TWO VERY DIFFERENT KITCHENS Growing up, our family moved quite often. Not once, in our wide variety of kitchens, did I feel contemplative or prayerful. My mom hated to cook, and we ate more than our share of warmed-up TV dinners. To my mother, food was a necessary evil, to be prepared and consumed as quickly as possible. Holiday “feasts” were a particular nightmare, but really, fixing any average meal was a dreaded chore. Our kitchens were places of constant clutter. They were also always the locations of a shiny black telephone on the wall. That was Mom’s only happy place in the kitchen. She would sit for hours, twirling the long, spiral cord between her fingers, smoking endless cigarettes, drinking bottomless cups of tea, and chatting with one or another of her friends. Mom was a great friend—comforter, sounding board, and entertaining and delightful phone companion. She was laser-focused on her long conservations, and totally oblivious to the mess surrounding her.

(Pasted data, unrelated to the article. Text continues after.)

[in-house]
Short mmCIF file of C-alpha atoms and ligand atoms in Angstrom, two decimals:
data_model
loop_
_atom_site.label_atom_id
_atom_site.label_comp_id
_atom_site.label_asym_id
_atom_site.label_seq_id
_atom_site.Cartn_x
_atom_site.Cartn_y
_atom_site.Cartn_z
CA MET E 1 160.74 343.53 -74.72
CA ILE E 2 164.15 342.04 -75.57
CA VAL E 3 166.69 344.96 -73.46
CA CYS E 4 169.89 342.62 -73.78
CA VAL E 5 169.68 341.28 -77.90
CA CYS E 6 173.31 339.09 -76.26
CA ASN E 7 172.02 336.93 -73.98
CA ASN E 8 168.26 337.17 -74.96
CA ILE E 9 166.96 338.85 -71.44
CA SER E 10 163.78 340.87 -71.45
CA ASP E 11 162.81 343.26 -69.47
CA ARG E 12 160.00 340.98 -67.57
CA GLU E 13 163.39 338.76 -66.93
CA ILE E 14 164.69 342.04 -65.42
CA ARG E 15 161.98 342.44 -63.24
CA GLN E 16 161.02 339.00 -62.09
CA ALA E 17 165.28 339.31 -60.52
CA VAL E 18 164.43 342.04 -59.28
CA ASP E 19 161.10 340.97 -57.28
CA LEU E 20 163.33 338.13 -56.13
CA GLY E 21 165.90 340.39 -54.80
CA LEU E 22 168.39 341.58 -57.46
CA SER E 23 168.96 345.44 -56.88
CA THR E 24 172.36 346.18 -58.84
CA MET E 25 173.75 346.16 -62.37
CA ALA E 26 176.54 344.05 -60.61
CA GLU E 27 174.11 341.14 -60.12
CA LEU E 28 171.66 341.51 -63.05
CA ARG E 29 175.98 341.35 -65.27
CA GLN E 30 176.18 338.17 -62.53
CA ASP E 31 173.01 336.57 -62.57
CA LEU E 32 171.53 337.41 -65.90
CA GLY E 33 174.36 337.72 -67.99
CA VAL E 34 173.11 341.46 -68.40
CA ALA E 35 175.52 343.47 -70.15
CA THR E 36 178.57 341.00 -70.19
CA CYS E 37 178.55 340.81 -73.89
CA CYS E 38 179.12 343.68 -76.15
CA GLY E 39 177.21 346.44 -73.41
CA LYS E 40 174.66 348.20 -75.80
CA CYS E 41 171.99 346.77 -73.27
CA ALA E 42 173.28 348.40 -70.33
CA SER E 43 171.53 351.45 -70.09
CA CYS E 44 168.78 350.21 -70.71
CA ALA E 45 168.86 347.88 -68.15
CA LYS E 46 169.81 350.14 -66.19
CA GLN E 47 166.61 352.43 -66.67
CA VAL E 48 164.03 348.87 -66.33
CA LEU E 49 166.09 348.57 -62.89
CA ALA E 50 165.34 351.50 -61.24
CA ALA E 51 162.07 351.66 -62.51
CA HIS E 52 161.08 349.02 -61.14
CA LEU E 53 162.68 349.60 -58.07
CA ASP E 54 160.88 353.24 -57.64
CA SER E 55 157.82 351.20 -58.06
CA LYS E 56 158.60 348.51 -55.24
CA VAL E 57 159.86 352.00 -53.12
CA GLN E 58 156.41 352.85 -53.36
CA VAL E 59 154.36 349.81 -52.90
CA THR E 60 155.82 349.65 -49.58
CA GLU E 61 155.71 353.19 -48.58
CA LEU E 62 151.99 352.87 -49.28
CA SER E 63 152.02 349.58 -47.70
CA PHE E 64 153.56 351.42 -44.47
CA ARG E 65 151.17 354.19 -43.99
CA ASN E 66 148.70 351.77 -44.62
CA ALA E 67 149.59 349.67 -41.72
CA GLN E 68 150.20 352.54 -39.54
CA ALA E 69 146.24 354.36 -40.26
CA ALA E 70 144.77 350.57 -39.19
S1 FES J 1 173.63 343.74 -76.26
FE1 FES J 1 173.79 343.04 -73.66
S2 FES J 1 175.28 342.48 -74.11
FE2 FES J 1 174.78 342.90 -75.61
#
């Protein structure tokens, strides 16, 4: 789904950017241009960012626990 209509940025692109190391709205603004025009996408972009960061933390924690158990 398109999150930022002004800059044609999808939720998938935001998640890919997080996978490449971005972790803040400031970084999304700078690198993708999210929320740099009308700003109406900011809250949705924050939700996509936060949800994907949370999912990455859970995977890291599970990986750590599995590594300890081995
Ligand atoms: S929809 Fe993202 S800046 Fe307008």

In stark contrast, I love cooking. Preparing the evening meal is often the highlight of my  day. I truly enjoy perusing the little bookshelf in my kitchen, selecting just the right cookbook with just the right recipe, then browsing in the spice cabinet for the perfect seasonings. The most important ingredients, of course, are the people I feed: my husband, children, grandchildren and friends. It is a joy to consider their favorite foods as I plan the meals. Sometimes I wish it was a larger space (no room for a table), because then it would be perfect.  But I treasure my small kitchen nonetheless, and not just for the breads and stews that emerge from it.